Gephyrophobia, the fear of bridges, can induce panic attacks. So can acrophobia, the fear of heights. A double whammy is pure bad luck. Add ghost stories from the numerous deaths that occur near these often gravity-defying structures, and you've got a potent mixture of danger and human innovation. You'll need cojones of steel to tackle some of these jaw-dropping crossings, while others may inspire a Sunday drive.

Hussaini Hanging Bridge, Pakistan

They don't call this bridge in the Gilgit Baltistan region the world's most dangerous one for nothing. It was built in the 1960s, is 100 feet high, 635 feet long, and swings from side to side. There are huge gaps between the planks as the Hunza river gushes below this unstable wood and cable structure. And what's left of a previous iteration hangs ominously nearby.

Hussaini Hanging Bridge known as the most dangerous bridge in the world, northern Pakistan. Weeraporn Puttiwongrak / Getty Images


Puente de Ojuela, Mexico

Ojuela is now a ghost town tourist attraction, but it used to be a 19th-century mining settlement. This suspension bridge, also known as Mapimi bridge, is 1,030 feet long. The wooden floor creaks as you make your way across the valley, 327 feet up in the air, and the steel cables visible today used to be wooden ones, which is a rather frightening prospect. The things people do for gold, eh?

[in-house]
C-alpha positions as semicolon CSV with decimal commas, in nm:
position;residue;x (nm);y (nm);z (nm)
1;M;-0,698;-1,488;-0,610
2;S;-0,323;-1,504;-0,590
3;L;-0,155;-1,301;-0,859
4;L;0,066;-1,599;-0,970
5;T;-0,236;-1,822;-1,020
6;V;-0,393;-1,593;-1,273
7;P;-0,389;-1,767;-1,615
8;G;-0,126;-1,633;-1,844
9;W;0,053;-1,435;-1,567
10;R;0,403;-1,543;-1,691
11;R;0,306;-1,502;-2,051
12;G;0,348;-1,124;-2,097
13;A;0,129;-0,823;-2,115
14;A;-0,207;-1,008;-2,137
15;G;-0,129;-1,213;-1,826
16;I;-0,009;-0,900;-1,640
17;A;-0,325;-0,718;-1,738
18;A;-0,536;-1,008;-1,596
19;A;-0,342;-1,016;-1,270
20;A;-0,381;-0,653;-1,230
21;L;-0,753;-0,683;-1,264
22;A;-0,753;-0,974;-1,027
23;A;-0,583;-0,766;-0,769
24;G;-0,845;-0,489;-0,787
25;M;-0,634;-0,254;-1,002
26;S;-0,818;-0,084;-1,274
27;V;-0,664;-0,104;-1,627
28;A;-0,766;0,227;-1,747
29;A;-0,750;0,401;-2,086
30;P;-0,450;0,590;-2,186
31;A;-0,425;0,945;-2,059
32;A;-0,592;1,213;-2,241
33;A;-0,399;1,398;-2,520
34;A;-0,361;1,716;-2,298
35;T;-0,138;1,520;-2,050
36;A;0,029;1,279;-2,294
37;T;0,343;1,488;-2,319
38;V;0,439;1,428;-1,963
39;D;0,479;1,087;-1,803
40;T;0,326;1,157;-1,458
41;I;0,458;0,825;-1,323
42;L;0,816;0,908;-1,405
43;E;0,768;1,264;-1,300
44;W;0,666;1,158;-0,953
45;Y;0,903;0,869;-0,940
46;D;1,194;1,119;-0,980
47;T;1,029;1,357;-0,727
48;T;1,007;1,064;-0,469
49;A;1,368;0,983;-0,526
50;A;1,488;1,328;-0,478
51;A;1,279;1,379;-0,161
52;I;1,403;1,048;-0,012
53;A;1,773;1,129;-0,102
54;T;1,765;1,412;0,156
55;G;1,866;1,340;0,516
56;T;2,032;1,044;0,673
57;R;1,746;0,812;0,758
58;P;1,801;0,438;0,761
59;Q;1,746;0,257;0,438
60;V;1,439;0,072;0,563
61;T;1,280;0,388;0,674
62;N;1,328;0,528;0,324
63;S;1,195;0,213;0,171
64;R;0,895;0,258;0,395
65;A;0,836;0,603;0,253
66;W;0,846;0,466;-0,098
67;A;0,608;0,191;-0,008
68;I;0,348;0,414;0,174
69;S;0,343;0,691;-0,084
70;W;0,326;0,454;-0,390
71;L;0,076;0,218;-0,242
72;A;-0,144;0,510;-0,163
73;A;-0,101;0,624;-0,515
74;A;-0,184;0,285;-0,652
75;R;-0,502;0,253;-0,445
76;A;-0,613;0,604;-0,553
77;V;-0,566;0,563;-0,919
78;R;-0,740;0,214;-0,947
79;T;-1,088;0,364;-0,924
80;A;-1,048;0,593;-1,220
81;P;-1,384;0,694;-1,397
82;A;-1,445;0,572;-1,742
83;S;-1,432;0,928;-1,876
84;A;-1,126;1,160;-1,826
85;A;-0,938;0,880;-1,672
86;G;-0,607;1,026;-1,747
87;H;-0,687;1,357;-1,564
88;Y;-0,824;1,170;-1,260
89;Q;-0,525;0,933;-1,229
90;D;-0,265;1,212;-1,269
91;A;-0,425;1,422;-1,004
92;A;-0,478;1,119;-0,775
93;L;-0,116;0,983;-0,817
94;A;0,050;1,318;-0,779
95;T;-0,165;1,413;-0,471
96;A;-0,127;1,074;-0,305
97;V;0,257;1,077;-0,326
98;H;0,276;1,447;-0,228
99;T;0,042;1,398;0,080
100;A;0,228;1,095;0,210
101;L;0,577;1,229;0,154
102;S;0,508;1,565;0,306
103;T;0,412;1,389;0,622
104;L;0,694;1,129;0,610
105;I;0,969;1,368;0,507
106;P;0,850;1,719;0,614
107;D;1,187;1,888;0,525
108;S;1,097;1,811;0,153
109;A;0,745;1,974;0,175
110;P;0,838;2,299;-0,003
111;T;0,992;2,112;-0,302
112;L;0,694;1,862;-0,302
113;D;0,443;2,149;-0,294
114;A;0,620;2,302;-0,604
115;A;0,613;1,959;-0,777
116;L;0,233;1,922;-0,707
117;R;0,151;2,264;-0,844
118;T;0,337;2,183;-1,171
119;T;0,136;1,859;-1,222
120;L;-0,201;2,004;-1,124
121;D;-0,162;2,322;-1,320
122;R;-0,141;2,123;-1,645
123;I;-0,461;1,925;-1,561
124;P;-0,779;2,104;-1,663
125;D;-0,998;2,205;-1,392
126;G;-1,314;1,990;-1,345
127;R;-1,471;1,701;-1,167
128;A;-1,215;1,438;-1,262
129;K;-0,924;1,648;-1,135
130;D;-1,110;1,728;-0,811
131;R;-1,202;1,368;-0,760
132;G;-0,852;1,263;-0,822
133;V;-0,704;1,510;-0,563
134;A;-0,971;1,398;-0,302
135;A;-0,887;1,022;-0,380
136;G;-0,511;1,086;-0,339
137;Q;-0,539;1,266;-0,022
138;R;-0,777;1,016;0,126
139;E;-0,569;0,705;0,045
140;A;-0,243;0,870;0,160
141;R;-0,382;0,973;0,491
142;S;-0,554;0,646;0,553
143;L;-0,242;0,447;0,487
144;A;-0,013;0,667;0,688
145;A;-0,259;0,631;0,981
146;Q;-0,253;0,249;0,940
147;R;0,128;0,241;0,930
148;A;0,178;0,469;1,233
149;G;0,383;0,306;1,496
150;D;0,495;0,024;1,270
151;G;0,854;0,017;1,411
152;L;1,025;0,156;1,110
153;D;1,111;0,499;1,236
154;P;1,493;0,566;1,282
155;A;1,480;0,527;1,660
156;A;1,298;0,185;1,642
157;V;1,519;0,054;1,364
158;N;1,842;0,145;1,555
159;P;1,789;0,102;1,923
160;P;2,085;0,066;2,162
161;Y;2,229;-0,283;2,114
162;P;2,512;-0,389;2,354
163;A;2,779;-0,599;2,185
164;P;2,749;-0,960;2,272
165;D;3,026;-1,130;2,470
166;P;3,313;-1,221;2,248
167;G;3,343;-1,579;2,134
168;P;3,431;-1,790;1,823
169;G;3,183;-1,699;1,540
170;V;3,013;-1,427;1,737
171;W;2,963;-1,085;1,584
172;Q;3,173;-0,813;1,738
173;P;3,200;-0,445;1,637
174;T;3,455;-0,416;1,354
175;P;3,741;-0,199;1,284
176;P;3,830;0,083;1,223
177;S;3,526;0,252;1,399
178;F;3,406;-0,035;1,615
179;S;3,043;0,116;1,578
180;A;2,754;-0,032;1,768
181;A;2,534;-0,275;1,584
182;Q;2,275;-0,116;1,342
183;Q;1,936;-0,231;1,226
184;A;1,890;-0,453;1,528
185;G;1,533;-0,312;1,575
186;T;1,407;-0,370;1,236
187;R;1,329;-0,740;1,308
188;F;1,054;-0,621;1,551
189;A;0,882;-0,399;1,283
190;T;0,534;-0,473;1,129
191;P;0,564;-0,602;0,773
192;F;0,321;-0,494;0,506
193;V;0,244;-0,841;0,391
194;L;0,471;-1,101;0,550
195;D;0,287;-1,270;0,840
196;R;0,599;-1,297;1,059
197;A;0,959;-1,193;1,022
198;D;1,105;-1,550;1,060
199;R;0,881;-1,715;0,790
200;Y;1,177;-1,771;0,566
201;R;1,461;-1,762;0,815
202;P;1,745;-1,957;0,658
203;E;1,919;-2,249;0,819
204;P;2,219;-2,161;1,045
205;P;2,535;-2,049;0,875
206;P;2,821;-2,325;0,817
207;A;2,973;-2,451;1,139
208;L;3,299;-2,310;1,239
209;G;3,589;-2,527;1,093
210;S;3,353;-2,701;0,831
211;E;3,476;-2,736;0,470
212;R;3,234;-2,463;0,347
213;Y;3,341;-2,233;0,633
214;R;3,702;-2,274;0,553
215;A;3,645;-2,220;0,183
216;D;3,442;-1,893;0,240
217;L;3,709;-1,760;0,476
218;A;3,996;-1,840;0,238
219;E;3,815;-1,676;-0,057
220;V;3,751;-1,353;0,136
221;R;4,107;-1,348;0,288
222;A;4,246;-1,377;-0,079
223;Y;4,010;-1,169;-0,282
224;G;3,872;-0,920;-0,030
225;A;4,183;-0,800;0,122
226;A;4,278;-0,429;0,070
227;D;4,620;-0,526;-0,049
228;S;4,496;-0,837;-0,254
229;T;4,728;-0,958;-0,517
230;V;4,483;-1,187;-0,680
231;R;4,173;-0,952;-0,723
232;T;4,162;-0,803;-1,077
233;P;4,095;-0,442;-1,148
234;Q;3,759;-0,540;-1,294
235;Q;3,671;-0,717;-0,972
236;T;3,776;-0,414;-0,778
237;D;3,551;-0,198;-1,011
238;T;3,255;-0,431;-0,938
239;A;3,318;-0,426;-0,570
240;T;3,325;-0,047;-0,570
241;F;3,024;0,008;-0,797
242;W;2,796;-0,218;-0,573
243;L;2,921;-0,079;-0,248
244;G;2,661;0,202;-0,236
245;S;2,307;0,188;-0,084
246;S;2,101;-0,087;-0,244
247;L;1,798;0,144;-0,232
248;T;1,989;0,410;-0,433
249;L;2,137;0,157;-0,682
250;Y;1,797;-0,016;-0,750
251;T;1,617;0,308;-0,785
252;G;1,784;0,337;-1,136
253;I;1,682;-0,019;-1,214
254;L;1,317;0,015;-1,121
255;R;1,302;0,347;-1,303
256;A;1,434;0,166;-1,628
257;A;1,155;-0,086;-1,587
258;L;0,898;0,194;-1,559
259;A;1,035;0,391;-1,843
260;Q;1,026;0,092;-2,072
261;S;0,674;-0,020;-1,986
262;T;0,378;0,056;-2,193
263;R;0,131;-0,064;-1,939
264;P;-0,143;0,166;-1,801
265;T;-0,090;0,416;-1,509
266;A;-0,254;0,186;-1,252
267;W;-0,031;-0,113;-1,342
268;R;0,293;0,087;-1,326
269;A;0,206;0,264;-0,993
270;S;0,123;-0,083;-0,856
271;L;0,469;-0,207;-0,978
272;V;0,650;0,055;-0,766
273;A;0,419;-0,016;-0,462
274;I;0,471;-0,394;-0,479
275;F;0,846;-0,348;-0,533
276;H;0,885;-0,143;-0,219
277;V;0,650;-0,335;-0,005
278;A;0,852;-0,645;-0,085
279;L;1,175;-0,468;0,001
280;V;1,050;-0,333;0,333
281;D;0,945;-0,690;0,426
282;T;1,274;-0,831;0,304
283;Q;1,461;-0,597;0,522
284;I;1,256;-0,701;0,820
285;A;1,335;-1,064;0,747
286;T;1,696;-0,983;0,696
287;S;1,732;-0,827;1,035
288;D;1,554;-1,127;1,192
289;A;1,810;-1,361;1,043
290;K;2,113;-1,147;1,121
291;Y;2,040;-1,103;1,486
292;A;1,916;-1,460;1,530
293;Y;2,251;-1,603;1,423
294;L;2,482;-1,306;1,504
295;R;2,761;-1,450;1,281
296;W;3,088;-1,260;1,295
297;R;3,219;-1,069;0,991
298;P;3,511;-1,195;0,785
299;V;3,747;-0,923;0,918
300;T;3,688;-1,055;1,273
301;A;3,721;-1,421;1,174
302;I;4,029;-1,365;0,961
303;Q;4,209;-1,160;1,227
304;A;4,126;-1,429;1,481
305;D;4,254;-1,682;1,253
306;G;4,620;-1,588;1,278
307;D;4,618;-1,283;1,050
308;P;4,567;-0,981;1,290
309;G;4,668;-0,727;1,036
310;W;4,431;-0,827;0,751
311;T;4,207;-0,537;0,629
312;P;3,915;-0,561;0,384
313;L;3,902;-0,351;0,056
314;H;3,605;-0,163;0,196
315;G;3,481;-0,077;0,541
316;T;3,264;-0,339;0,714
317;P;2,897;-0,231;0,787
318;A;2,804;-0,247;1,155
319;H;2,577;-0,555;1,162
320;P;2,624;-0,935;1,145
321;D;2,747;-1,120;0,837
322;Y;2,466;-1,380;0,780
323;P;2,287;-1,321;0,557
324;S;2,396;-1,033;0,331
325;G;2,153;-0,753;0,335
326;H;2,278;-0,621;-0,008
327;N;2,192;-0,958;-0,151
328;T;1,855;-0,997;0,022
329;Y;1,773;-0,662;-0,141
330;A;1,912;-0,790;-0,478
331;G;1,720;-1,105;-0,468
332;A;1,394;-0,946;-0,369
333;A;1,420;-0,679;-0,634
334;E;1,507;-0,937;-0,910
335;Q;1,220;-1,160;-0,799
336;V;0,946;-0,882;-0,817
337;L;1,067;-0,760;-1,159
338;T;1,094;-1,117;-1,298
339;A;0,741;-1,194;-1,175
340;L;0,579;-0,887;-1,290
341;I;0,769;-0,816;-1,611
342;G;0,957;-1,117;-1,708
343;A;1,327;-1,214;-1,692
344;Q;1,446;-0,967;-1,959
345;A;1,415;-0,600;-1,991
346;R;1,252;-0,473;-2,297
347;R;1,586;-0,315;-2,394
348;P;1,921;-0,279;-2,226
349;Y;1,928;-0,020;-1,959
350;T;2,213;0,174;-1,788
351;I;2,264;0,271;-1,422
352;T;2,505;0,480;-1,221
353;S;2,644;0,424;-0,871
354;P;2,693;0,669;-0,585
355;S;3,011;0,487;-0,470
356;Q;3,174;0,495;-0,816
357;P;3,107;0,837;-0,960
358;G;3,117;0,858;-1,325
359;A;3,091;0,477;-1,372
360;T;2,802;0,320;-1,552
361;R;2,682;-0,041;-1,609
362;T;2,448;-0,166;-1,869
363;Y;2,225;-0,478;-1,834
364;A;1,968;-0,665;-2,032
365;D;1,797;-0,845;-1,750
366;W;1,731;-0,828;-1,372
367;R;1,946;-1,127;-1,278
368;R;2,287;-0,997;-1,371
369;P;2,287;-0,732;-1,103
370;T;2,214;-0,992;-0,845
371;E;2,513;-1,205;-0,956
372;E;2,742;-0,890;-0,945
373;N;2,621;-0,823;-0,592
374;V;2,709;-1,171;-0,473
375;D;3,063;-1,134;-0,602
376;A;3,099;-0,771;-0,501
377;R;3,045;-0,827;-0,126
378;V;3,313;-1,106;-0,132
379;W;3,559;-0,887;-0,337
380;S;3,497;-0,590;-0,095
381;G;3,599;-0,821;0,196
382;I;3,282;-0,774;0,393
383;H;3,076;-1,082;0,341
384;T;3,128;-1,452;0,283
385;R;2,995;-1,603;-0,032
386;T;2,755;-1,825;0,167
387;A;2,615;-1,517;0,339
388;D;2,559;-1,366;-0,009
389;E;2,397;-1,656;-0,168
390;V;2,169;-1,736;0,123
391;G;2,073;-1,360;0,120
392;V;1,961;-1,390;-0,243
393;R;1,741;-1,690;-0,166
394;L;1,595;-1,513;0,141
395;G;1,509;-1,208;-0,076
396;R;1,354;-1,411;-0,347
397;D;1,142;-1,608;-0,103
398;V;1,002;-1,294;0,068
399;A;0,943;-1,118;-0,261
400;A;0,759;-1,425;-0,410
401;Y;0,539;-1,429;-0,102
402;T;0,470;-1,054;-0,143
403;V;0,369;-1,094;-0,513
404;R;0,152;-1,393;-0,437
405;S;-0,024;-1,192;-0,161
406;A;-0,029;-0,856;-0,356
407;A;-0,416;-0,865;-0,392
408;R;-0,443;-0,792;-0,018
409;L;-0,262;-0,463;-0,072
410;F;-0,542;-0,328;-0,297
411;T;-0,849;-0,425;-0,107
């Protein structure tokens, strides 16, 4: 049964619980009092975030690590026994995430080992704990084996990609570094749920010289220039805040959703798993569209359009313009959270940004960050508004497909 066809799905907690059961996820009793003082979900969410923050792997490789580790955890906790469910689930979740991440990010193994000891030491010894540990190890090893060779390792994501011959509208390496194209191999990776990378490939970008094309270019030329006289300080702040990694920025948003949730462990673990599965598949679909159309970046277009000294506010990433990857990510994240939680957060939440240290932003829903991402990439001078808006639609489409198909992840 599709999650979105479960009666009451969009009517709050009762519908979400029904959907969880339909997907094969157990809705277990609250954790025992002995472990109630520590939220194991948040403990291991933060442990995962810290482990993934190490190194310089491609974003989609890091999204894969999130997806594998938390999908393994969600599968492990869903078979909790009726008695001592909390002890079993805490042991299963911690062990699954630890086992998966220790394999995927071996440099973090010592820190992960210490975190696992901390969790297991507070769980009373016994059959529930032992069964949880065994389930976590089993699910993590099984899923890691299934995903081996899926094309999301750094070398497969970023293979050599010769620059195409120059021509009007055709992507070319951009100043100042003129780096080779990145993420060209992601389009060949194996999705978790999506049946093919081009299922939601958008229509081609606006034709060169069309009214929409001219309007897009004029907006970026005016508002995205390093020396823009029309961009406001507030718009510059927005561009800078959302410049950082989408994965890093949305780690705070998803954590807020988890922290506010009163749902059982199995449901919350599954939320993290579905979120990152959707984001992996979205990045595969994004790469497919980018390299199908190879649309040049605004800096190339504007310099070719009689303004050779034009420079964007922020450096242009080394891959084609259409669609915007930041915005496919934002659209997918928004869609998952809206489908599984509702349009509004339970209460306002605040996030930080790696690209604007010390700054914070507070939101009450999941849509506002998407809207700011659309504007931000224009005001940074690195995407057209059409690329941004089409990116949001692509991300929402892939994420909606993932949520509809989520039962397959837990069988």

Millau Viaduct, France

We're suckers for gorgeous viaducts over here, and this one with its head in and above the clouds is a particular beauty if you can get past the dizzyingly dangerous heights. It's the tallest vehicular bridge in the world, taller than the Eiffel Tower, and links Montpellier and Paris via the A7F motorway. The viaduct 1,104 feet above the Tarn Valley is relatively new, with construction wrapping up in 2004 after almost two decades of planning and execution. Simply astonishing!

Viaduc de Millau, Millau, France Photo by Jordi Vich Navarro on Unsplash


Vitim River Bridge, Russia